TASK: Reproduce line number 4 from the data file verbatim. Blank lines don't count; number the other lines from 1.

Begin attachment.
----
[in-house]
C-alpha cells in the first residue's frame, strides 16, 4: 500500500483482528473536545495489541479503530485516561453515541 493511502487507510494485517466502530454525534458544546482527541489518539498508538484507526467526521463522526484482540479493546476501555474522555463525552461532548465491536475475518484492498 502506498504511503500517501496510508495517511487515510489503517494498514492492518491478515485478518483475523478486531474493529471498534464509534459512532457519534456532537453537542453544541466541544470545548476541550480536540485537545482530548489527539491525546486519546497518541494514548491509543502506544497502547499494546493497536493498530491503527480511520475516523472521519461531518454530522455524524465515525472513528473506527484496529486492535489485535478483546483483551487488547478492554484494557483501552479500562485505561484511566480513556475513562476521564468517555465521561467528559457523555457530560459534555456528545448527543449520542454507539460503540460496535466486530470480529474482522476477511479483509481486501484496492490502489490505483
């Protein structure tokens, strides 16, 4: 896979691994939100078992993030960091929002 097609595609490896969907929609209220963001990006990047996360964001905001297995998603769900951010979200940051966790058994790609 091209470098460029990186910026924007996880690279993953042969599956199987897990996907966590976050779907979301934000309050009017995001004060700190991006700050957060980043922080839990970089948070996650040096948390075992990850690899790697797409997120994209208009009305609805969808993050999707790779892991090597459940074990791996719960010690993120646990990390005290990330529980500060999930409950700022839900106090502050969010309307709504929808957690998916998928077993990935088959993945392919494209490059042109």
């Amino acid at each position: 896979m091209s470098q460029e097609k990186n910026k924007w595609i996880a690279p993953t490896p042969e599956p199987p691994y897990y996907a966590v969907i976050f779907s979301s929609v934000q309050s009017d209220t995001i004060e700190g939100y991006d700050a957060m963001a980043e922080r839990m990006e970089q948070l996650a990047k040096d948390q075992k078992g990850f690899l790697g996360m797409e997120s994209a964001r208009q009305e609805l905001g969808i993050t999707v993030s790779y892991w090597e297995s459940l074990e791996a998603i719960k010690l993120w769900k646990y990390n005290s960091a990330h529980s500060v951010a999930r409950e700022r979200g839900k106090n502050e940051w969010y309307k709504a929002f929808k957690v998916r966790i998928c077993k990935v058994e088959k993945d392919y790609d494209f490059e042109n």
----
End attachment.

């Amino acid at each position: 896979m091209s470098q460029e097609k990186n910026k924007w595609i996880a690279p993953t490896p042969e599956p199987p691994y897990y996907a966590v969907i976050f779907s979301s929609v934000q309050s009017d209220t995001i004060e700190g939100y991006d700050a957060m963001a980043e922080r839990m990006e970089q948070l996650a990047k040096d948390q075992k078992g990850f690899l790697g996360m797409e997120s994209a964001r208009q009305e609805l905001g969808i993050t999707v993030s790779y892991w090597e297995s459940l074990e791996a998603i719960k010690l993120w769900k646990y990390n005290s960091a990330h529980s500060v951010a999930r409950e700022r979200g839900k106090n502050e940051w969010y309307k709504a929002f929808k957690v998916r966790i998928c077993k990935v058994e088959k993945d392919y790609d494209f490059e042109n």